While every chapter of Sintaxis reflects FG, some chapters bring in other perspectives from cognitive linguistics and linguistic typology (xxxiv). In his overview of the objectives and methods of the work in its first chapter, Crespo situates the book in the history of the study of Greek syntax, beginning with the historical-comparative analysis of the nineteenth century and tracing the close connection between the study of Greek syntax and of syntax more generally through structuralism up to the advent of generative grammar in the middle of the twentieth century. He explains why Sintaxis avoids a generativist approach: reasoning from ungrammatical phrases is difficult to apply to natural languages of which one is not a native speaker (19). Despite this disavowal of a generativist framework, important contributions to Greek syntax from a generativist perspective do find their way into Maquiera’s chapter on word order, including Goldstein’s work on Wackernagel’s law in Herodotus and Devine’s and Stephens’ book on hyperbaton in Greek. The authors of Sintaxis also frequently begin chapters with brief expositions of ancient grammatical theory accompanied by helpful primary and secondary citations, particularly in the series of chapters covering each of the cases (145, 193, 205, 251, 297). This willingness to approach questions from different angles is part of the intellectual diversity that is a key strength of the volumes.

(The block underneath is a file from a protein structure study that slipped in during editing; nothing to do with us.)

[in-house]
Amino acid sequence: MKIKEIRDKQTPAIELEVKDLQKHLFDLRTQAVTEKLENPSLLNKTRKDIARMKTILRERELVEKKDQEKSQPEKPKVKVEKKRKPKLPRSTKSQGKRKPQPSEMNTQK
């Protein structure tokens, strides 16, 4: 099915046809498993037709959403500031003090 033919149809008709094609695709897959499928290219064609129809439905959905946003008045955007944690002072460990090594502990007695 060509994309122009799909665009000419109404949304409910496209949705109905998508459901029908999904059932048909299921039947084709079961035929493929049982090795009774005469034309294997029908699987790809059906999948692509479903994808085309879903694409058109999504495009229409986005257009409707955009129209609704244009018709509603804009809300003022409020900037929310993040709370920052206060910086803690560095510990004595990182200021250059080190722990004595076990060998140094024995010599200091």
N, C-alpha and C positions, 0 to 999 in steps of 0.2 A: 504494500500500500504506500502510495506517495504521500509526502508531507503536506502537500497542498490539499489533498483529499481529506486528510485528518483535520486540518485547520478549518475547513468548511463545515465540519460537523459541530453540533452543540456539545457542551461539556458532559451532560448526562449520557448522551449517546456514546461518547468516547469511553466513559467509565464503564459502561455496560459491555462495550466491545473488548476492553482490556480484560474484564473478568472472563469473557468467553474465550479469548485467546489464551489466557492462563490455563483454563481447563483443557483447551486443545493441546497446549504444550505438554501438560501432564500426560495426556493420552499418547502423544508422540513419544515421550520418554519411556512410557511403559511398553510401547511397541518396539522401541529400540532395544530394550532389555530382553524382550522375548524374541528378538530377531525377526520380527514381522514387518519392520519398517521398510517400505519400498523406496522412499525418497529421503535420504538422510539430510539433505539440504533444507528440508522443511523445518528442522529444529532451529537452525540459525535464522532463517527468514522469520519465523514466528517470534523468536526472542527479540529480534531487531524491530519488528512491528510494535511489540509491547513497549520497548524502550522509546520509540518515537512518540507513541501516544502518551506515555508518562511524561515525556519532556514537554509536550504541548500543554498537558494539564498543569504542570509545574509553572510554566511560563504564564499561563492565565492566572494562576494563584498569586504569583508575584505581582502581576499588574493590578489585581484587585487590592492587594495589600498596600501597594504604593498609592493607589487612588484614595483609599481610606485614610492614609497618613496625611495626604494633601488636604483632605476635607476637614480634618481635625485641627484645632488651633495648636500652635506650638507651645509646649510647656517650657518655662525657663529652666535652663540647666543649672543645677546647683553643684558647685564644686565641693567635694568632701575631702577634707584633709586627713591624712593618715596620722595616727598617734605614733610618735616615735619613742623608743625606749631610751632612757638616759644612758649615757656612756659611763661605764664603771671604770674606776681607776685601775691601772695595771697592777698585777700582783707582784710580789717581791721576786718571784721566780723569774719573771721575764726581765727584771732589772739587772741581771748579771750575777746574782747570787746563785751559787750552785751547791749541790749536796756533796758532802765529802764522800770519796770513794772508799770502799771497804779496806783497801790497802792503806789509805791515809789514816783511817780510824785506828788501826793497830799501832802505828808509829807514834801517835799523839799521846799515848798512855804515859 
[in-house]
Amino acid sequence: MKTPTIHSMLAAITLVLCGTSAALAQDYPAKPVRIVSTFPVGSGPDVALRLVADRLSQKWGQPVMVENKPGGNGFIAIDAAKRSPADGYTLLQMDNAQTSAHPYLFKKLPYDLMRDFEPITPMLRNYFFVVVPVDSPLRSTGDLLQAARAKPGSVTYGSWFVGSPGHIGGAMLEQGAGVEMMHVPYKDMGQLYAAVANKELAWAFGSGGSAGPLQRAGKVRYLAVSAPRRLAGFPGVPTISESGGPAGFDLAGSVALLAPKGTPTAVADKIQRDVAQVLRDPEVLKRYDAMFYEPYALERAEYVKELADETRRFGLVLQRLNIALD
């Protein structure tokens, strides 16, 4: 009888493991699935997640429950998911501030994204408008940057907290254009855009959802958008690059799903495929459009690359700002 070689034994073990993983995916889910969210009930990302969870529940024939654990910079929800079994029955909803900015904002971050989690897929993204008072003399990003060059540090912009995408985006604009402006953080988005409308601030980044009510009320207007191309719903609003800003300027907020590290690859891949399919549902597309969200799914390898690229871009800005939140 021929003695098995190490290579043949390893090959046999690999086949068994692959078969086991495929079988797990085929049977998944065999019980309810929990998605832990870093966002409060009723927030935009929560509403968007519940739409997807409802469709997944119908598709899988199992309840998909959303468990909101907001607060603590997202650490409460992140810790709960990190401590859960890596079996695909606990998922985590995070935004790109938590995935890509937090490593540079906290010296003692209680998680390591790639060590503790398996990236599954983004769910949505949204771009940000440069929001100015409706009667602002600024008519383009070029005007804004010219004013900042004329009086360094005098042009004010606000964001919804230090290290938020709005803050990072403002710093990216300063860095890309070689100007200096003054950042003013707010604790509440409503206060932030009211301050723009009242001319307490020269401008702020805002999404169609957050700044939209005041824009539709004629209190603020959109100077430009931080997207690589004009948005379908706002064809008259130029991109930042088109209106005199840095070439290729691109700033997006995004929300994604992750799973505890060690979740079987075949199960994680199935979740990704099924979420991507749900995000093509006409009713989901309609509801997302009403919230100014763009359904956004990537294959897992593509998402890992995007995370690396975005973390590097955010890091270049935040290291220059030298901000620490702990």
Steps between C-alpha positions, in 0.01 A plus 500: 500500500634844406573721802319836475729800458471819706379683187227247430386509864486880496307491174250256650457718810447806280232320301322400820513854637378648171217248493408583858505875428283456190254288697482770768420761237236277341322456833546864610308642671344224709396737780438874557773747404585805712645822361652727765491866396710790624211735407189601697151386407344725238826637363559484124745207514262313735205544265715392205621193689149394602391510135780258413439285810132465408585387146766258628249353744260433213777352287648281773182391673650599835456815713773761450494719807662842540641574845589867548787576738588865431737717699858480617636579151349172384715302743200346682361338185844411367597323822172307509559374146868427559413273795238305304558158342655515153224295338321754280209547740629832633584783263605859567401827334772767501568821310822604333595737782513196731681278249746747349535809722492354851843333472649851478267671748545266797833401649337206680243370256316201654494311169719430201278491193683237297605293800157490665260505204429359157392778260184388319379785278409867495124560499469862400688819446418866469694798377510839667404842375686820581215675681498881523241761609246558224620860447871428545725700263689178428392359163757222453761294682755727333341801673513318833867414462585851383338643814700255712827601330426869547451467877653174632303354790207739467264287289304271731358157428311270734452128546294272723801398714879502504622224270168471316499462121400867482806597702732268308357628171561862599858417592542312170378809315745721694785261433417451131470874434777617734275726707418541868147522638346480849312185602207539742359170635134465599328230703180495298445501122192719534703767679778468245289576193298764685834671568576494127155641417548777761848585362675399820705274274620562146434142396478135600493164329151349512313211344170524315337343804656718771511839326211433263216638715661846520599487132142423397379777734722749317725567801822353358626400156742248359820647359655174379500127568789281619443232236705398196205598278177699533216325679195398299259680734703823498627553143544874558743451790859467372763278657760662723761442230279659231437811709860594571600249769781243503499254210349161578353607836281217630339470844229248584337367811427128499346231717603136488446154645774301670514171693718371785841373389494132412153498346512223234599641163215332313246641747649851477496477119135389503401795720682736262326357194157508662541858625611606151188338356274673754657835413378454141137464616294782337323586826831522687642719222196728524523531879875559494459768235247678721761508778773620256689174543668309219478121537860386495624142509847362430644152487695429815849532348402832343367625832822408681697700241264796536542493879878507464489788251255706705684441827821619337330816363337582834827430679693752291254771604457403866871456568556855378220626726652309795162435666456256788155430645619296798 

Readers used to the traditional terminology used in many textbooks and in manuals such as Goodwin or Smyth should be aware that the organization of the work according to linguistic terminology may present some difficulty or at least require learning new names for familiar concepts. For instance, indirect statement is handled as a subheading (estilo directo y estilo indirecto, listed in the table of contents but absent from the index) under the larger topic of complement clauses (construcciones completivas), clauses which fulfil the role of an obligatory constituent of the main predicate, usually subject or object, and include indirect questions, fear clauses, and other constructions as well as indirect statements. This may be contrasted with the approach taken in the Cambridge Grammar, which includes both a section on indirect statement (517-521) and a treatment of them under the heading of “complement clauses” (636-7). This is in keeping with the decision by the authors of the Cambridge Grammar, for purposes of accessibility, to frame their presentation of Greek syntax around familiar categories pertaining to external form instead of the more technical ones used by the authors of Sintaxis.